Camps open all across WNY as the 2016-17 high school sports season is underway
Safe to say that a lot student-athletes had a restless night’s sleep on Aug.14. Lots of nervous energy racing through their bodies as they prepared for the next day.
Small wonder why.
The scholastic sports season was officially underway when training camps for the fall season got underway all across WNY bright and early Monday, August, 15.“I can’t wait,” Kenmore West senior Jahlel St. John said with a big smile. “It’s like waiting for Christmas. It’s the best day of the year. It’s my favorite day.”
Football, soccer, volleyball, tennis, cross country, field hockey and swim teams from every league began their journeys to what they all hope will lead them to a state championship. While the end goal of a championship is what every team strives for, each team has their own way of getting things started on the right foot as they try to make those title dreams come true.
The Kenmore West Blue Devils football team is coming off of one of it’s most memorable seasons ever as they not only won the Section Class AA North title, they ended the program’s 19 year drought by making it to Ralph Wilson Stadium for the sectional finals. Though the Blue Devils fell shy of their goal, falling to Orchard Park in the title game, they firmly believe last season was not a one shot deal. But rather the first step to consistently reaching the Stadium.
Establishing expectations off the field as well as on the field was also important for the Blue Devils who not only graduated 20 seniors, but also said goodbye to long time head coach Rich Harris who stepped down for personal reasons.
New head coach John Haynes, who has been with the program for 23 years, said Monday was about reminding players of their culture of character. Carrying yourself with class and understanding that when you put on the Blue Devils uniform you are representing your team, schools and town.
“That message has been drilled in them, obviously, for years,” Haynes said. “But again we’re reinforcing it in them this year with me taking over as the head coach. They know I’m not gonna tolerate it. And if they don’t get it straight now, what’s gonna happen is that could affect us in a game situation where they get a 15 yard penalty.”
The Tonawanda Warriors football team hit the field on Monday, too, under new head coach Joe Kelly. Like the Blue Devils, the Warriors have also embraced the fact that when they hit the field every Friday they aren’t just playing for each other. They are also carrying the hopes and dreams of everyone in the City of Tonawanda.
“We fight for every player who has ever worn that maroon helmet every person in the City of Tonawanda,” senior Ethan Shattuck said, “because even though they may not wear our pads and helmets, they are part of our family. And we will make them proud and give them everything we’ve got!”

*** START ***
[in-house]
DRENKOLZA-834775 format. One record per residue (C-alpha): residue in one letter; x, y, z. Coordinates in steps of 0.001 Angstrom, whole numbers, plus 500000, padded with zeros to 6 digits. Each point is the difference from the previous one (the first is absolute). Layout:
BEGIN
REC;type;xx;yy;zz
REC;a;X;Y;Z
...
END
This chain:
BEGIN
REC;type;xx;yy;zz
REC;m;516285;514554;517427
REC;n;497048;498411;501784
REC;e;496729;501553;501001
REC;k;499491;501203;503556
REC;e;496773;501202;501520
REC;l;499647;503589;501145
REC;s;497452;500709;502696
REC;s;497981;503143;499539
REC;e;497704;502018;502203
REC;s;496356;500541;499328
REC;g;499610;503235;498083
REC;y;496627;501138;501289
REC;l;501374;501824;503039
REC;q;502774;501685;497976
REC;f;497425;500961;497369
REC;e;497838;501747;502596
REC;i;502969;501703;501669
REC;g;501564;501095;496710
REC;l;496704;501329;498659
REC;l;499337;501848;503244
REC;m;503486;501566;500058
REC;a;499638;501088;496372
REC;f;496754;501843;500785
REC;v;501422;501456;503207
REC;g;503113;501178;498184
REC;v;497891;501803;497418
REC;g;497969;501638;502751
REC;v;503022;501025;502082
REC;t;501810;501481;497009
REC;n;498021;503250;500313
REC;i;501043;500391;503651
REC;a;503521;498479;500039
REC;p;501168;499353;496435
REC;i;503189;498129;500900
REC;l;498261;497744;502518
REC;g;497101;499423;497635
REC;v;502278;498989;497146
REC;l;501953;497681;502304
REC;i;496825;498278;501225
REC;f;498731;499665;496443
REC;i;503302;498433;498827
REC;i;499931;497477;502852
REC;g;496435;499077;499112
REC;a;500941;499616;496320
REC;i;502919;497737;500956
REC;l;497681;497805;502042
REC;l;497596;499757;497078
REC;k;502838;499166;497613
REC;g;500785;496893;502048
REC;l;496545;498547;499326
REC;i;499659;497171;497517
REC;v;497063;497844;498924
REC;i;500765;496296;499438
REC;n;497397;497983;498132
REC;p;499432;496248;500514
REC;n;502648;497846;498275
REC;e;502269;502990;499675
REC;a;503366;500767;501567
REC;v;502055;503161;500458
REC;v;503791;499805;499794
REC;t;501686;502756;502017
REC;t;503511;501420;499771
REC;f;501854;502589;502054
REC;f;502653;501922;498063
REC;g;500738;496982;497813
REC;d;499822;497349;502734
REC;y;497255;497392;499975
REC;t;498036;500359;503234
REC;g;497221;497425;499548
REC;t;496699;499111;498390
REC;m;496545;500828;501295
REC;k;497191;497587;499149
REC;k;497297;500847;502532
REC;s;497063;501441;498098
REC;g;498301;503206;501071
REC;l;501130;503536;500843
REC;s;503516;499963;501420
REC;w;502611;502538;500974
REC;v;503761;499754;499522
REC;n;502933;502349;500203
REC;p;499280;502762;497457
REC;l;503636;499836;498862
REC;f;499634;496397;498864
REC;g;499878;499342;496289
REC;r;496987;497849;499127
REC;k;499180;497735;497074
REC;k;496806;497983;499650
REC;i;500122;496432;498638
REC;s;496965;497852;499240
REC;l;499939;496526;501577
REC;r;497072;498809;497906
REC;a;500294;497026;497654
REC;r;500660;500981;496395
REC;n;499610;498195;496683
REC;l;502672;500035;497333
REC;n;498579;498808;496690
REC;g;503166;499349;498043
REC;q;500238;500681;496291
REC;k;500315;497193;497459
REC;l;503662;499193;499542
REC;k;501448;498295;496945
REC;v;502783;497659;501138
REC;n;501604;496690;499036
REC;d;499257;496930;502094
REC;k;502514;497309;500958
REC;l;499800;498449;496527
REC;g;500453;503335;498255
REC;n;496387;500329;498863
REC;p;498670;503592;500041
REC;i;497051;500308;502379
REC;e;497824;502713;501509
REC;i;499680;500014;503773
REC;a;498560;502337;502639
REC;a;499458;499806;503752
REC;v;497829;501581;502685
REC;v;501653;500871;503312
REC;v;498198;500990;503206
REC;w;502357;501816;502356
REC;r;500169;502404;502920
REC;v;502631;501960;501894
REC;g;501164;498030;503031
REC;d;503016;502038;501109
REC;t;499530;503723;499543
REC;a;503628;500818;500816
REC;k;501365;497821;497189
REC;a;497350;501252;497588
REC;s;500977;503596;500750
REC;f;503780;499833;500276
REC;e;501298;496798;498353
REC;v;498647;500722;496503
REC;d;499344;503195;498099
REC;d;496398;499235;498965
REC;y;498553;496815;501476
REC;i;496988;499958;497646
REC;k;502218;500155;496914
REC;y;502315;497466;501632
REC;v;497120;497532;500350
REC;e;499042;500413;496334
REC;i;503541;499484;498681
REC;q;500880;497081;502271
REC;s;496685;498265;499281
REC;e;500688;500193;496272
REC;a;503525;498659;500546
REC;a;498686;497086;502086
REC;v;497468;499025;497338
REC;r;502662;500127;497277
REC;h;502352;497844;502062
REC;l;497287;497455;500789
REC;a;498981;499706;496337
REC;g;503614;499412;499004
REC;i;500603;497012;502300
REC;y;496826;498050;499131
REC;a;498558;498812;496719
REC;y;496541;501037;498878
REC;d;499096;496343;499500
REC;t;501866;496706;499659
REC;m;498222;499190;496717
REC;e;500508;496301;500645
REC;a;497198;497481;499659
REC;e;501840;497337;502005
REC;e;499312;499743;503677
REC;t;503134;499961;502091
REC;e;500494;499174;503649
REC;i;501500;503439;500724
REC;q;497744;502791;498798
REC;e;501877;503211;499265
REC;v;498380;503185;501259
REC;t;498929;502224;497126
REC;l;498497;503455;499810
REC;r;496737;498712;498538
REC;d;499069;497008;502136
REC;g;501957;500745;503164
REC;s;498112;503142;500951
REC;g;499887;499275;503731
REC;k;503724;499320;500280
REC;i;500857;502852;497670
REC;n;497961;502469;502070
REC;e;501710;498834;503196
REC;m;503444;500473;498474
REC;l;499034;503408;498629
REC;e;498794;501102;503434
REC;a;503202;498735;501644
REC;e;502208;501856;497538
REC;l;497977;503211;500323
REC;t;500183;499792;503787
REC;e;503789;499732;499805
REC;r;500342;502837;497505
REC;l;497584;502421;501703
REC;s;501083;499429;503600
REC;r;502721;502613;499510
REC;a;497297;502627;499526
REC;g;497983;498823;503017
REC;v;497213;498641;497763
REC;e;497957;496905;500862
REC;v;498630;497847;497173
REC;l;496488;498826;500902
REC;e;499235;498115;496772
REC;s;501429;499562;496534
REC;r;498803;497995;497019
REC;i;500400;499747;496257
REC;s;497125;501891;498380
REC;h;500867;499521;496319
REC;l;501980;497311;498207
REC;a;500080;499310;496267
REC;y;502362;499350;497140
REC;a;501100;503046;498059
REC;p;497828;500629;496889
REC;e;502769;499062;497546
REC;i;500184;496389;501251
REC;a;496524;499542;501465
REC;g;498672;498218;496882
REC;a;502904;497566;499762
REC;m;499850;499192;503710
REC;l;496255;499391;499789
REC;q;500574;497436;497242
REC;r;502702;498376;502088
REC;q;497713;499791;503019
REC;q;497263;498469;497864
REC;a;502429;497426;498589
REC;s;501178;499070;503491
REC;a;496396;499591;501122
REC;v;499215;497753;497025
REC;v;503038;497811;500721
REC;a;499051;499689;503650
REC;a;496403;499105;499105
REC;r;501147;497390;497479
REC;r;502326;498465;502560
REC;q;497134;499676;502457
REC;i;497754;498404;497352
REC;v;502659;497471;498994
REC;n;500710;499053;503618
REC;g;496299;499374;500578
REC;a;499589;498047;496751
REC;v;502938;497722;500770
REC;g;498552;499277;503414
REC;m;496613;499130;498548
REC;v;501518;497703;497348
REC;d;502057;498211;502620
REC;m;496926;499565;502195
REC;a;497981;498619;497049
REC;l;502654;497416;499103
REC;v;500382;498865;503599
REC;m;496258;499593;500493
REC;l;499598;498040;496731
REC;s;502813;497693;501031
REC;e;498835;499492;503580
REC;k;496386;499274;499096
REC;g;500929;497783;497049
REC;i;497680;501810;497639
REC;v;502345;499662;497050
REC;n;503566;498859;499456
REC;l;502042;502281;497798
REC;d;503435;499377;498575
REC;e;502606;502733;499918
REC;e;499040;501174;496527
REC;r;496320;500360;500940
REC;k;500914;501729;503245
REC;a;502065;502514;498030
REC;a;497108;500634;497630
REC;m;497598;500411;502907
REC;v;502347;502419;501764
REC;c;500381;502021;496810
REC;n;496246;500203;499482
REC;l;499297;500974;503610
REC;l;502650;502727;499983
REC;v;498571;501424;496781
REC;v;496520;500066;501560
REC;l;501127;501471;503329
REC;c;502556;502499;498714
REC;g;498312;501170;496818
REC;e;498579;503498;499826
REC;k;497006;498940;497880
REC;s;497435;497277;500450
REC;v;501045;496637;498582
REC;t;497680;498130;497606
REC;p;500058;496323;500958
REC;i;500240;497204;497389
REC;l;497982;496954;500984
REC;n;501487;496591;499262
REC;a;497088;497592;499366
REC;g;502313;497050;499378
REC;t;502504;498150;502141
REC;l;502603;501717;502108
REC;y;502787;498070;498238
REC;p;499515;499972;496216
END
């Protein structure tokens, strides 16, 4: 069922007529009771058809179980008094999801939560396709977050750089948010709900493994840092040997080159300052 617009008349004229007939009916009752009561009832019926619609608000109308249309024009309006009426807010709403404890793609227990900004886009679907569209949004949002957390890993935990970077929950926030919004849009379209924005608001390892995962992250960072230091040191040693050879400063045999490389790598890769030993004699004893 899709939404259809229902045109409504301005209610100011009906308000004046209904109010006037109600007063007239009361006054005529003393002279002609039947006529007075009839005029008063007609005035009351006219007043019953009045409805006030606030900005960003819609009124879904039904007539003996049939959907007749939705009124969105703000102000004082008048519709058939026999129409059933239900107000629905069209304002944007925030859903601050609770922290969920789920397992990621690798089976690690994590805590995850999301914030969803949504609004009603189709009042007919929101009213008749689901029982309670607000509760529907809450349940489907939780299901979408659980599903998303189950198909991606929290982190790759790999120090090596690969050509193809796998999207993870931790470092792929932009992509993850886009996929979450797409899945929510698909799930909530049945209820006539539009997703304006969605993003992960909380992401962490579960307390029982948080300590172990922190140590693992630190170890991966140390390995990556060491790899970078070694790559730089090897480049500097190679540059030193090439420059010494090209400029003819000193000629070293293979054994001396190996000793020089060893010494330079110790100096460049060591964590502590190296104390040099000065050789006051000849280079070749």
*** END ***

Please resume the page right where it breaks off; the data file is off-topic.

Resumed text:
The Nichols School Lady Vikings soccer team was hard at work on Peek Field on the Nichols campus at 8am.
Assistant coach Holly Kemp said that the coaching staff looks for several key aspects on day one. Everything from level of conditioning and quality of first touches on the soccer ball to selflessness and the desire to want to be there and work hard.
Emma Bianchi, who is one of five seniors on the Lady Vikings, said with so much youth in the program one of the most important goals is getting to know each other and building that trust and chemistry.
“I think, obviously athletically, it’s getting first touches on the ball and seeing how up to speed everyone is,” Bianchi said. “But I think the most important part, especially this year because so many seniors left us, and there’s so many incoming freshmen and sophomores that are playing this year so I think getting to know each other is a huge aspect this year. I think getting to know each other is important to having a good team. You have to have a good relationship. Good communication.”
Kemp said perhaps the most important mission of Day One is to reinforce that they are one. Nichols girls soccer is one program. There is no division or mind set that has girls believing the JV squad is less skilled or important than varsity.
“Everyone of our seniors have all played on JV at some point,” said Kemp.
Farther north, back on the gridiron, Matt Vermette ran his first official practice as the new head coach of the Lockport Lions varsity football team. Vermette said he didn’t think his new job title would require a drastic change in his approach.
“I fought the anxiety of having been the associate head coach, having been the running game coordinator and line coach for the past four or five years,” Vermette said, “it was really vital for me to have a successful first day and I couldn’t have asked for more. The kids responded.”
The key is he and the rest of the coaching staff continuing to show their supportive, positive sides and remind kids that all the coaches are there for them in any way.
Vermette noted that day one came with the expected hiccups of guys just getting back in the groove of the game. But that not one mistake was the result of lack of effort or character.
Saying how everyone gave 110%, Vermette added that guys showed accountability and character by admitting when they made a mistake and quickly absorbing and applying words from coaches and teammates to correct what went wrong.
Friends are reunited. Goals are set. Dreams have been drawn. And that was just Day One.
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